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Album Review
Ash & Ice

Ash & Ice
by The Kills

Domino Records

Review Date
23rd June 2016
Reviewed by
Rangi Powick

Ash & Ice is the fifth full-length release in a 15-year career for duo Jamie Hince and Allison Mosshart. As The Kills, they burst forth from the garage rock explosion in the early 00s that also gave rise to The White Stripes, The Hives, The Strokes, The Yeah, Yeah, Yeahs and a slew of other "The" bands, including godzone group The Datsuns.

Over the course of their previous four albums The Kills have crafted a brash, experimental rewrite of the conventional rock ’n’ roll formula. Their sound is something akin to raw Stonesy blues clashing with 80s electric boogie electronics. Lo-fi beats and synths boom and chirp in the background while Hince’s fractured guitar whines over top, and Mosshart delivers lyrical tales of fun, filth, love and regret from the wrong side of the tracks. For better or worse, nothing much of that formula has been revised or rewritten on Ash & Ice.

The opening tracks 'Doing it to Death' and 'Heart of a Dog' present the best the album has to offer for new listeners. Both are chock-full of the swagger and bravado of a band that are confident in their sound. By contrast, the minimal serenade of 'Hum For Your Buzz' might find favour amongst fans of Adele, if only it weren’t so unvarnished.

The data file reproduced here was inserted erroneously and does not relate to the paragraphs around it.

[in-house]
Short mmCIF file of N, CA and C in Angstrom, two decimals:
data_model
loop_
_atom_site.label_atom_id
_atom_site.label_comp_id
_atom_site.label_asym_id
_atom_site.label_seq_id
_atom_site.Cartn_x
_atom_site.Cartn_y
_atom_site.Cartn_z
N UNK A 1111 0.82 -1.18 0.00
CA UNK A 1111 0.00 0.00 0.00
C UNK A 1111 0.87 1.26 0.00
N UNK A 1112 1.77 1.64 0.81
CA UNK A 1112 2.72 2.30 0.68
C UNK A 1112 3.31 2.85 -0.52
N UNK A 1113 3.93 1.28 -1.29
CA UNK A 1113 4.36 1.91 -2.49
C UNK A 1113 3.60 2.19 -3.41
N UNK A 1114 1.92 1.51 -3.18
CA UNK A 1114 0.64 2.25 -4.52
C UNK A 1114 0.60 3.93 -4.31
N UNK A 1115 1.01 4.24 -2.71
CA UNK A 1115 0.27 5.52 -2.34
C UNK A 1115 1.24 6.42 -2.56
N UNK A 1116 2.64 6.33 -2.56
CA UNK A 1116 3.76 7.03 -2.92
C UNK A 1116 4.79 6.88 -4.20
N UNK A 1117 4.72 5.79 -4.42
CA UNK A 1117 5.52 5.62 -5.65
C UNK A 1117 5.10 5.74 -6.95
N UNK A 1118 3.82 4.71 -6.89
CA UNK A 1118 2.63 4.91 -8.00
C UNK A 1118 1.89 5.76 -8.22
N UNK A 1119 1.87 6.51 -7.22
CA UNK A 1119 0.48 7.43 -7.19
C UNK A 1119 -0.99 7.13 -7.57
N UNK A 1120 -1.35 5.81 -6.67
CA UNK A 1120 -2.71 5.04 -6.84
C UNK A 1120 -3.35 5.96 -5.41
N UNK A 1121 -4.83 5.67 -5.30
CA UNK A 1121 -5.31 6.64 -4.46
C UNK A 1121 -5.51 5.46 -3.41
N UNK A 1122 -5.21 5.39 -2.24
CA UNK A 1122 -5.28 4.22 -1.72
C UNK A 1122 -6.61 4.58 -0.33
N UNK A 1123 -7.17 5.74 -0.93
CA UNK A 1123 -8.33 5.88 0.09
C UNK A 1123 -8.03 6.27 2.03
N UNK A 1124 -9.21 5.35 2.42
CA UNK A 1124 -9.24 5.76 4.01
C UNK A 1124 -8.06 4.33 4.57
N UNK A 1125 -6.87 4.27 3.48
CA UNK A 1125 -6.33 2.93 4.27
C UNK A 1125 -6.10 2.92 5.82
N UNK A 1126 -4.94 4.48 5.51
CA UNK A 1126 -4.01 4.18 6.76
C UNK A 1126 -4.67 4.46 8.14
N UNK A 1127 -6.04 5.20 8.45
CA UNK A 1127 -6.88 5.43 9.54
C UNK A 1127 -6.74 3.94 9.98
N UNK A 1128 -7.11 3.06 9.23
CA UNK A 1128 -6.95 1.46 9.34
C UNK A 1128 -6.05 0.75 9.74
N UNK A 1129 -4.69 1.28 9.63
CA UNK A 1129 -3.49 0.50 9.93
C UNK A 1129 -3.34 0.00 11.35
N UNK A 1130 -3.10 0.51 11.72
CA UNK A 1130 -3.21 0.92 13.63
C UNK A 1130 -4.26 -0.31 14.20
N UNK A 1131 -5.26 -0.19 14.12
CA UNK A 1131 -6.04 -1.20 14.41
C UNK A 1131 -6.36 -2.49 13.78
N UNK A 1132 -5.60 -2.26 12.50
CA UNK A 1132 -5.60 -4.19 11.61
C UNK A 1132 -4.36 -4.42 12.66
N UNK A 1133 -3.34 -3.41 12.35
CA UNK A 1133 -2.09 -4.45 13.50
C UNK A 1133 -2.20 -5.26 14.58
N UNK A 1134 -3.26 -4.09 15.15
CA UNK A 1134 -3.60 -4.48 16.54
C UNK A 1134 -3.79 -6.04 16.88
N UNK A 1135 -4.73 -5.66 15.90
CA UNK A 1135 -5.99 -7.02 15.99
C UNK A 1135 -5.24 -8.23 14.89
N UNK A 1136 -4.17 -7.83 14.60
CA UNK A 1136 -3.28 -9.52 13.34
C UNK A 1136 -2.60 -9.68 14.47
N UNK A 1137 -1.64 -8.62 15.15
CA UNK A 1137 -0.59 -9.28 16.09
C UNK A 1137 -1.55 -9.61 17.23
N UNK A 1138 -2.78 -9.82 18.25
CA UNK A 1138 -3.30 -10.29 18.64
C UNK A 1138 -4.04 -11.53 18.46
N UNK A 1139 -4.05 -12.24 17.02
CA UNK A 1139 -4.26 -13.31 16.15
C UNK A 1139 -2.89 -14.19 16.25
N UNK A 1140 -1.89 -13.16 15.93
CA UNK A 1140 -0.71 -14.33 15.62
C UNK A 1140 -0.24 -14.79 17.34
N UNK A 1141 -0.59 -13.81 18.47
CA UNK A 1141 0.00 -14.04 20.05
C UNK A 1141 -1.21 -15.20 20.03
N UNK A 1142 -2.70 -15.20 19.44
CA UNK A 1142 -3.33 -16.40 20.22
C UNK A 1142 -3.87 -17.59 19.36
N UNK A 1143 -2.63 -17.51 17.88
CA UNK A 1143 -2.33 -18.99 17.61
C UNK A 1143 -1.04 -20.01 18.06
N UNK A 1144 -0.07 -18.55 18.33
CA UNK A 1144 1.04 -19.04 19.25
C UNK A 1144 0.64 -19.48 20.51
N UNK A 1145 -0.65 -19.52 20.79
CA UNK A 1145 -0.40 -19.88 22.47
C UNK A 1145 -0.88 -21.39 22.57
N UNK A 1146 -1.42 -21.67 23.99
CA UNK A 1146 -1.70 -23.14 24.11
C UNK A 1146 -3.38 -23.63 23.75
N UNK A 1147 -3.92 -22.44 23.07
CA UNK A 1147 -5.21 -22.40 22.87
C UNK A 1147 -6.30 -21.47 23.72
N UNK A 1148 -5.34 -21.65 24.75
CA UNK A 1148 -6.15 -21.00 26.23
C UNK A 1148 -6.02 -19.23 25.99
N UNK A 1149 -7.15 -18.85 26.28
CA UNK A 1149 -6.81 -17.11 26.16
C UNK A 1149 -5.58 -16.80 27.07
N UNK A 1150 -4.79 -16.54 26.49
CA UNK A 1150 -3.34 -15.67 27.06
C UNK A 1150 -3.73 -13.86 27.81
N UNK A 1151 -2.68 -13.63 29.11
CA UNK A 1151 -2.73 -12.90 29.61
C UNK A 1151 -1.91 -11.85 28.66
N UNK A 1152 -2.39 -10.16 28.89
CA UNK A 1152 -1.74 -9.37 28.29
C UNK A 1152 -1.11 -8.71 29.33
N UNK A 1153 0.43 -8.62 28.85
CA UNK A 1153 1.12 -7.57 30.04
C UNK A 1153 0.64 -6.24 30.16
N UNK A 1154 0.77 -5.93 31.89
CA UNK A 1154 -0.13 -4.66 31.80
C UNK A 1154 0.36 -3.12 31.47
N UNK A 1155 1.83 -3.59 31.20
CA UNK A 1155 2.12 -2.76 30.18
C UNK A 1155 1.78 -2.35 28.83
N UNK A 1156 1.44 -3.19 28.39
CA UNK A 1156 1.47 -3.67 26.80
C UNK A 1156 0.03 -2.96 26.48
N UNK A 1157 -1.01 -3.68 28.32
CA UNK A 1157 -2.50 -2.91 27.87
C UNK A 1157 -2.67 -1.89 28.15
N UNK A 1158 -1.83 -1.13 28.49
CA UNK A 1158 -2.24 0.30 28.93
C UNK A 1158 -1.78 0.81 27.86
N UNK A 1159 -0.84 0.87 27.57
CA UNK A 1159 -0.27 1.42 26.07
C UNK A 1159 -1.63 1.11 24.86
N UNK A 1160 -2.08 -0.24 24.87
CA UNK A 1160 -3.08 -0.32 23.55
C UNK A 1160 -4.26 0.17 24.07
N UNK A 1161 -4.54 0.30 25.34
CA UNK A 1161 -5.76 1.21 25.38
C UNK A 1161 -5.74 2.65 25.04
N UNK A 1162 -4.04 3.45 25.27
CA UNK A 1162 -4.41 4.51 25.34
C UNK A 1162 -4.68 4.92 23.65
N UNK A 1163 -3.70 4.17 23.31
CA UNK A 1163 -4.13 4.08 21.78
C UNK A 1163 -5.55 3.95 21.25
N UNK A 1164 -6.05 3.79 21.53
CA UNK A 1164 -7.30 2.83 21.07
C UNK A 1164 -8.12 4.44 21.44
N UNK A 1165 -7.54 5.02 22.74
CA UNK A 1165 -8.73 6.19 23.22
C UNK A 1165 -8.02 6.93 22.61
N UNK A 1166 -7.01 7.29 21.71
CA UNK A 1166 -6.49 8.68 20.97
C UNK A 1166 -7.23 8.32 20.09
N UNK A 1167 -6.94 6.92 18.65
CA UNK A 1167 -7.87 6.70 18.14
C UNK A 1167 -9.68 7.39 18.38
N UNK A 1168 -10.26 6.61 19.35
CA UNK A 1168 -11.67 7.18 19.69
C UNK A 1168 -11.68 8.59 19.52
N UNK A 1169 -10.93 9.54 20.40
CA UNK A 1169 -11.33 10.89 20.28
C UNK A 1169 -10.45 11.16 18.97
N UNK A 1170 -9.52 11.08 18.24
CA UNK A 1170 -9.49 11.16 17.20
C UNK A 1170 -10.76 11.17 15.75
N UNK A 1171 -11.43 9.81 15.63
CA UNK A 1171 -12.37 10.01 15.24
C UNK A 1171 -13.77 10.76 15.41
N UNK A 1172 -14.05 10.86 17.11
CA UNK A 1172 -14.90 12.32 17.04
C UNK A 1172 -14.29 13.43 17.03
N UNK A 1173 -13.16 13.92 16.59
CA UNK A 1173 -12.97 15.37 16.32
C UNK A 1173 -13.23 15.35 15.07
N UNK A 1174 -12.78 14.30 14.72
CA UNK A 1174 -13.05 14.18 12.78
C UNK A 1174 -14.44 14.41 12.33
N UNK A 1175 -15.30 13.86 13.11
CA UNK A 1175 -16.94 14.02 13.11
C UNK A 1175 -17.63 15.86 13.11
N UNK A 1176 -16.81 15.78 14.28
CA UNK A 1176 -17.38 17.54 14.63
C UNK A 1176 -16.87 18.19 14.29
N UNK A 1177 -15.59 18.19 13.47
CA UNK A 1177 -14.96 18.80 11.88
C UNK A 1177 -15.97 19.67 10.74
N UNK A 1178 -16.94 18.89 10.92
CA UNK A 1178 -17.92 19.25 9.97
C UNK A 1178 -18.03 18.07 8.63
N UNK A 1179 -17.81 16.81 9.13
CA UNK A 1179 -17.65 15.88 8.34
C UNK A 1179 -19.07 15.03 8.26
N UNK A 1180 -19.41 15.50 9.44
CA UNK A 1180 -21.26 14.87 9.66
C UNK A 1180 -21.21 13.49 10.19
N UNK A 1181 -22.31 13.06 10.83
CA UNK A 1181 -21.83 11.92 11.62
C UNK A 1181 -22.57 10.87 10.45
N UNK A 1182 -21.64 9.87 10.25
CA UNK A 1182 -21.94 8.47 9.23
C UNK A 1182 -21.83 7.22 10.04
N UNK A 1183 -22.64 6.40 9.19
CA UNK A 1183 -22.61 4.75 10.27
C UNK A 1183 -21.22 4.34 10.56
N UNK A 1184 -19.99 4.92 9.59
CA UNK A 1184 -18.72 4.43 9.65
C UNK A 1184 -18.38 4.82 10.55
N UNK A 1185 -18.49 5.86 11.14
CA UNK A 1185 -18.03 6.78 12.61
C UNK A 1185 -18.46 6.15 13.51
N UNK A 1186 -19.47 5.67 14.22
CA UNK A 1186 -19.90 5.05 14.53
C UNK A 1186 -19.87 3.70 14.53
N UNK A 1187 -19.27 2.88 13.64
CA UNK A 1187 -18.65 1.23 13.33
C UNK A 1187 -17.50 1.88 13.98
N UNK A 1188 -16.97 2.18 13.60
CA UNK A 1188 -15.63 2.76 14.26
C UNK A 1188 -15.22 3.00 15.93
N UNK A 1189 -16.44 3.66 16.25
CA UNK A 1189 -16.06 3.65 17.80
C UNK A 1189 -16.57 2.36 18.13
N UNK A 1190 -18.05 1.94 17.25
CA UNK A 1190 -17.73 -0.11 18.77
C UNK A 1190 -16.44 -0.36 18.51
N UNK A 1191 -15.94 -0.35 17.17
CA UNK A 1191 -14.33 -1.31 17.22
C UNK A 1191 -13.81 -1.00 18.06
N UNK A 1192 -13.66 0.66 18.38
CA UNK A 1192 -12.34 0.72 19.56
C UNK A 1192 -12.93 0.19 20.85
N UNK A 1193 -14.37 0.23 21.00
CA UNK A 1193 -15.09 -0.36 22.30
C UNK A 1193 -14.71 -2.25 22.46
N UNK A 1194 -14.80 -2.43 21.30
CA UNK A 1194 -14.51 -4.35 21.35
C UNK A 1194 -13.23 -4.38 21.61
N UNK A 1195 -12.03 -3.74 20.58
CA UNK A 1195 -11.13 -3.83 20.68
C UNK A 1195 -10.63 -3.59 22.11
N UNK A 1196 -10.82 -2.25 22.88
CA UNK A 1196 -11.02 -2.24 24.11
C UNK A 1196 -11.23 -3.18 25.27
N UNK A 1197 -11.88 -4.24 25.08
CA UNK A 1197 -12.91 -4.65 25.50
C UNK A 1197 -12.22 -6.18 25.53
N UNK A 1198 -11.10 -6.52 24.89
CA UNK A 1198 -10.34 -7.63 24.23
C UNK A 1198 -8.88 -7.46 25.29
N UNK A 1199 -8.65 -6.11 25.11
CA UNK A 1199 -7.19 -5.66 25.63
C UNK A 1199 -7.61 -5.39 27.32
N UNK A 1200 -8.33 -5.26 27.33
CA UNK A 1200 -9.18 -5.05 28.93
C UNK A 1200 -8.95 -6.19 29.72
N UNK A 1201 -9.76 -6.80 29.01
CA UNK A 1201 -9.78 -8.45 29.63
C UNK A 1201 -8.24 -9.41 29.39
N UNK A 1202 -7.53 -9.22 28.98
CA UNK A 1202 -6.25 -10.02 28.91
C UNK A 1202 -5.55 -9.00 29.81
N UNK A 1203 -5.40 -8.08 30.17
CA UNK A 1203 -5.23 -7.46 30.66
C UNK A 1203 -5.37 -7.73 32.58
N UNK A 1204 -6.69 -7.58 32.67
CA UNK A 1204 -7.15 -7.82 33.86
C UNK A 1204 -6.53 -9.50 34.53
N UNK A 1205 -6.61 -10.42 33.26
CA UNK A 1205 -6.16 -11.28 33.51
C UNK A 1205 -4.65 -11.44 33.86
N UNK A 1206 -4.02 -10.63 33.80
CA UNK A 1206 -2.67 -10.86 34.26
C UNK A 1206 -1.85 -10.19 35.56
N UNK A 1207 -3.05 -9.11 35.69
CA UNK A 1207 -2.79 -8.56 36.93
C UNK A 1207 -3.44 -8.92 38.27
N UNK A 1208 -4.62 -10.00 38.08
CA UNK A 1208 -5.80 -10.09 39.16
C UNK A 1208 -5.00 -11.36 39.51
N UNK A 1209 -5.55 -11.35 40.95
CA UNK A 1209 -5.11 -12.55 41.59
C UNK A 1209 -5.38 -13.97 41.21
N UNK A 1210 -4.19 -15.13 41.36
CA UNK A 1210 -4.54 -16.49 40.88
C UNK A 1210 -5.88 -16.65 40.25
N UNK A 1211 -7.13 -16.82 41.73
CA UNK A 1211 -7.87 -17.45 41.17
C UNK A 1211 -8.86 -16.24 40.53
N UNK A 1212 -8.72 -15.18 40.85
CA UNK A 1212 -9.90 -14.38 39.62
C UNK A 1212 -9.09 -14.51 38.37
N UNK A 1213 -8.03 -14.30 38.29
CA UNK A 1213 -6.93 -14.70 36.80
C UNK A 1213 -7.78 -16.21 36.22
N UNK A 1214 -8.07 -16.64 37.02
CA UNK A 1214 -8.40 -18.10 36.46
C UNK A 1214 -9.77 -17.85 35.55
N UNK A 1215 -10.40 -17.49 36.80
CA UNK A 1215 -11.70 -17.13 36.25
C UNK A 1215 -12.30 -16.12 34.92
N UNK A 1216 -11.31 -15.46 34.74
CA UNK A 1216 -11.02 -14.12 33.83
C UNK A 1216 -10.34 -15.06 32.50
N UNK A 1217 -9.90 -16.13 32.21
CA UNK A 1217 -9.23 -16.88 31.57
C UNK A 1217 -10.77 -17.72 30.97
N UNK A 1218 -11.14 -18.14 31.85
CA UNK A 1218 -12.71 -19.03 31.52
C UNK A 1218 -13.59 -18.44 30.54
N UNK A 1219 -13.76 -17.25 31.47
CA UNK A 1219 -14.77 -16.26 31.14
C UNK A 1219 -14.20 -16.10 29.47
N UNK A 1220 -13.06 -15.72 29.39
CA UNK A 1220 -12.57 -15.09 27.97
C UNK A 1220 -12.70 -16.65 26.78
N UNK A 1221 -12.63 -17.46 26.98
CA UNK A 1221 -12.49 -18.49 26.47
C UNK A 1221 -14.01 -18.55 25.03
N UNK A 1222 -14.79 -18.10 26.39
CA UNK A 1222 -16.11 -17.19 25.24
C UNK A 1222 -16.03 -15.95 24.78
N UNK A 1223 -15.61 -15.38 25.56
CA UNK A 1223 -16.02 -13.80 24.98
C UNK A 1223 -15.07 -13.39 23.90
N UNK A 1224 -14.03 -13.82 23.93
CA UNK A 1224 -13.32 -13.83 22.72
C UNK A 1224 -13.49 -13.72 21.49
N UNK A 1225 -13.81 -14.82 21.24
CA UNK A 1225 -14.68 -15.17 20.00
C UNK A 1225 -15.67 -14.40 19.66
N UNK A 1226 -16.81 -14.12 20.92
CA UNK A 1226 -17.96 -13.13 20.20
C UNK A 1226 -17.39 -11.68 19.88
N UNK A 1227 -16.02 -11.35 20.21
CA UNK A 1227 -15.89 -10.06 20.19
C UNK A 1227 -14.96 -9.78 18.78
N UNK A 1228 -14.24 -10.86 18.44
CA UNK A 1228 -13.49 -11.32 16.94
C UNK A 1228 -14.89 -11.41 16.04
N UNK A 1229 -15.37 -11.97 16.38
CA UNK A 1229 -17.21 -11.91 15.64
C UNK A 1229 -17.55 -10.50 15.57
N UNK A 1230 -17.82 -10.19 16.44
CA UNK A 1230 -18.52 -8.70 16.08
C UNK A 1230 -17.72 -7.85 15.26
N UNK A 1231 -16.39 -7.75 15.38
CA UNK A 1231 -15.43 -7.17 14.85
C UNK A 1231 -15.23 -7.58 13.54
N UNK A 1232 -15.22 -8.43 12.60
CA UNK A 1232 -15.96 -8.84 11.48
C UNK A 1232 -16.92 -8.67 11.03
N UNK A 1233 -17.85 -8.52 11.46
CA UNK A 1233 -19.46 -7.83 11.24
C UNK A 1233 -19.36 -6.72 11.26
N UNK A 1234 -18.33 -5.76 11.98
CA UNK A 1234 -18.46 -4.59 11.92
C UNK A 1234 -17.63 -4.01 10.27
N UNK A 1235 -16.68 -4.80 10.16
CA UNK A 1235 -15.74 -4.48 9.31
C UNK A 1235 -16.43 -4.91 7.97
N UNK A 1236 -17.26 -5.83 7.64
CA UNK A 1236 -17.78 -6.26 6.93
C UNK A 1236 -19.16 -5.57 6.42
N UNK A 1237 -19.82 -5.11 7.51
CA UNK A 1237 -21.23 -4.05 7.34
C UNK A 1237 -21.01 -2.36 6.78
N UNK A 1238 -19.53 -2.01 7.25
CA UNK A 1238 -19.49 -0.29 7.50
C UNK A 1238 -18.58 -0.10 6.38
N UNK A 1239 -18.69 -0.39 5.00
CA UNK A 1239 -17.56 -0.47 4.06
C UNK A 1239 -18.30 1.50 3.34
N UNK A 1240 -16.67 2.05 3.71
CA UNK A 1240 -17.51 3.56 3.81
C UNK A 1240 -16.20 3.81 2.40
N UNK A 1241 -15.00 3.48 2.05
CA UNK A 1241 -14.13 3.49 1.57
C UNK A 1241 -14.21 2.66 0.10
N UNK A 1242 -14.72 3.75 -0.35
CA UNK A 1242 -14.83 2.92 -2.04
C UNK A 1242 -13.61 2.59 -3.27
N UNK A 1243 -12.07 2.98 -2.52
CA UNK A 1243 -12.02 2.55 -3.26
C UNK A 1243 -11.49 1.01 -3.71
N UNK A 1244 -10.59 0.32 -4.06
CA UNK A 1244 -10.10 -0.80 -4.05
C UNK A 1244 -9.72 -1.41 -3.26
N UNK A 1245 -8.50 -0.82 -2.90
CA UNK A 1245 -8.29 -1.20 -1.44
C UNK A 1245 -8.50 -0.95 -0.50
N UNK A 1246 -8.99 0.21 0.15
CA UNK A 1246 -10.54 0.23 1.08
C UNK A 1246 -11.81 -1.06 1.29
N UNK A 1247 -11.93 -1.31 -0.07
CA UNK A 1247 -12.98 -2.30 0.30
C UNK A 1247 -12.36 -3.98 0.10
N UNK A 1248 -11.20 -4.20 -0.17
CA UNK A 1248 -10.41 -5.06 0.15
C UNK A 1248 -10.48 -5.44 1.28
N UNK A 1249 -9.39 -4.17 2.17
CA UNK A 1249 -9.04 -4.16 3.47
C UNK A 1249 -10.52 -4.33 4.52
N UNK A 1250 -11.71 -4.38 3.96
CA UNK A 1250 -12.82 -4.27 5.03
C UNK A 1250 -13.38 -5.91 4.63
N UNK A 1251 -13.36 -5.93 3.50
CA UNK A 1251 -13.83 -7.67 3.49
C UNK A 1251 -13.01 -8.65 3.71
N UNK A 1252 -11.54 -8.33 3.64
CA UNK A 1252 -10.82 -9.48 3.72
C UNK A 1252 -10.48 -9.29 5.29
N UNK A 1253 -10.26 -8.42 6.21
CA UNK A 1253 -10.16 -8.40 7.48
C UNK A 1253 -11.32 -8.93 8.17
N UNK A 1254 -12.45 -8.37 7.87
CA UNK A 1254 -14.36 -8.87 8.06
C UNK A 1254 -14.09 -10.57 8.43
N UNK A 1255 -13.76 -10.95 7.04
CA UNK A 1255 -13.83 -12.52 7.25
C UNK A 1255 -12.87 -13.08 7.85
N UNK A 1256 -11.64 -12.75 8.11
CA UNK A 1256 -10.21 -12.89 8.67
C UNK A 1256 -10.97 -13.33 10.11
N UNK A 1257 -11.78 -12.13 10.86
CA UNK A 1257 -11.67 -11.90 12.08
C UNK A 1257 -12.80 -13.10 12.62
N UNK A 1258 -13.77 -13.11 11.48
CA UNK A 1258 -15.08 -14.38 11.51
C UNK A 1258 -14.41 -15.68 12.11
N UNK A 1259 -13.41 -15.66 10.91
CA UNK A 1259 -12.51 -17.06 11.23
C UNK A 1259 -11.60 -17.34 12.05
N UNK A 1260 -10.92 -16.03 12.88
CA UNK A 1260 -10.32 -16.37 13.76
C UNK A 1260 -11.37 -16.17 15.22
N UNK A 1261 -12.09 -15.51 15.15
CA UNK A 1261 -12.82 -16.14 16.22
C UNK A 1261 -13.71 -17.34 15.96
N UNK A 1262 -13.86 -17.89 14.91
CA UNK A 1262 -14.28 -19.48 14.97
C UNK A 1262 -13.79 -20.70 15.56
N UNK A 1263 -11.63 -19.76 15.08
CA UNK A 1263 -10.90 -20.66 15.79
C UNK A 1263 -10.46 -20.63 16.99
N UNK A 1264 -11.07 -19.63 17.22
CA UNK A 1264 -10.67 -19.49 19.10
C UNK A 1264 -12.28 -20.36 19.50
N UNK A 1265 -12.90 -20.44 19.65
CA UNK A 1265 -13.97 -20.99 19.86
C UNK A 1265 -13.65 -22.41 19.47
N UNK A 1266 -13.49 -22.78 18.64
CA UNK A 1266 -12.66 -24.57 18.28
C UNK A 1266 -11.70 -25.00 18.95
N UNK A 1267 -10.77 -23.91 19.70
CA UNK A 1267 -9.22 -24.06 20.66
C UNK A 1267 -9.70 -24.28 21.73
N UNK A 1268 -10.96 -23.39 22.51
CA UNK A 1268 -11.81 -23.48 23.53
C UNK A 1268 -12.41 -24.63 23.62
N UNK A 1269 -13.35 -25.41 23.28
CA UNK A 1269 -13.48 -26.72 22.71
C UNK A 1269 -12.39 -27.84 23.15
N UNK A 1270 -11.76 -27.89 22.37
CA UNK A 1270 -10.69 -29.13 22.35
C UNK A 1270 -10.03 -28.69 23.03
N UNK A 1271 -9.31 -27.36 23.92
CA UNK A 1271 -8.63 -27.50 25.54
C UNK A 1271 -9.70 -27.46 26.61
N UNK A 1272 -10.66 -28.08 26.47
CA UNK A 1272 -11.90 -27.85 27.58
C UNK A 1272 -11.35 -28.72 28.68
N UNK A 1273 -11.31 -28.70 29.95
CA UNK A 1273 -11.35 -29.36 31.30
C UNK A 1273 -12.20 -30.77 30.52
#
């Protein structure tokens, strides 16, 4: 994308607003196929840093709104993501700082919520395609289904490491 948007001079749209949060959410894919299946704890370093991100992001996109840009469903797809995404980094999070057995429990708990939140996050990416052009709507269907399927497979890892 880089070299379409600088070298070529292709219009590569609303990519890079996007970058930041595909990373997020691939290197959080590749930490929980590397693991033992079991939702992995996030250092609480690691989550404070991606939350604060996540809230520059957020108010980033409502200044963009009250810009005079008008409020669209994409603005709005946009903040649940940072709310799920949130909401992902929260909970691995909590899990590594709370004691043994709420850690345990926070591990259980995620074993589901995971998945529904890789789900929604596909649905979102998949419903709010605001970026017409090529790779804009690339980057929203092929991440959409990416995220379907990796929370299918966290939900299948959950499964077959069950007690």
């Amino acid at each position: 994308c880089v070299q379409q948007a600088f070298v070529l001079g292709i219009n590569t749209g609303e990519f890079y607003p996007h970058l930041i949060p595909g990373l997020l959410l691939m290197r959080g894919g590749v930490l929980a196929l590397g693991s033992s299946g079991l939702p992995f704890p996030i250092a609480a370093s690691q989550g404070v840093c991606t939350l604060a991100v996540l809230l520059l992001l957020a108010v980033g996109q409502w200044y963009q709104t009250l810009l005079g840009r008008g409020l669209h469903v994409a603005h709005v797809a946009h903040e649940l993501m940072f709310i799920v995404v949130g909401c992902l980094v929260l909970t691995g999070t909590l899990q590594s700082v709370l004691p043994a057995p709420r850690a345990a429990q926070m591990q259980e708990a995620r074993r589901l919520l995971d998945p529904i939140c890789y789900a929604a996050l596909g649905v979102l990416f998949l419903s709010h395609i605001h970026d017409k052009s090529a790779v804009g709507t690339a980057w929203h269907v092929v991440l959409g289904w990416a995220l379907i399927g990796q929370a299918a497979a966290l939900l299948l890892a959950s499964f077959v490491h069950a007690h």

Across the rest of the 50 minutes of Ash & Ice there is a sense that although the bands’ sonic experiments are replicable, the results are more often plateaus than peaks. The low-key dirge of ‘Impossible Tracks’ or the bleary-eyed dream pop of ‘Echo Home’ stand toe-to-toe with The Kills’ better moments, but the sound clash can produce a fizzle rather than a bang if the ideas don’t blend. ‘Black Tar’, with its breakbeat rhythms and stock guitar work is mostly just filling in time, and Mosshart’s vocal can’t quite lift the song above the mundane.

If the worst criticism that can be made of Ash & Ice is "well, not all the songs are great, and it sounds a lot like their other stuff" then there really isn’t anything much to complain about. If you like this record, then will probably dig their other records too, and vice versa.


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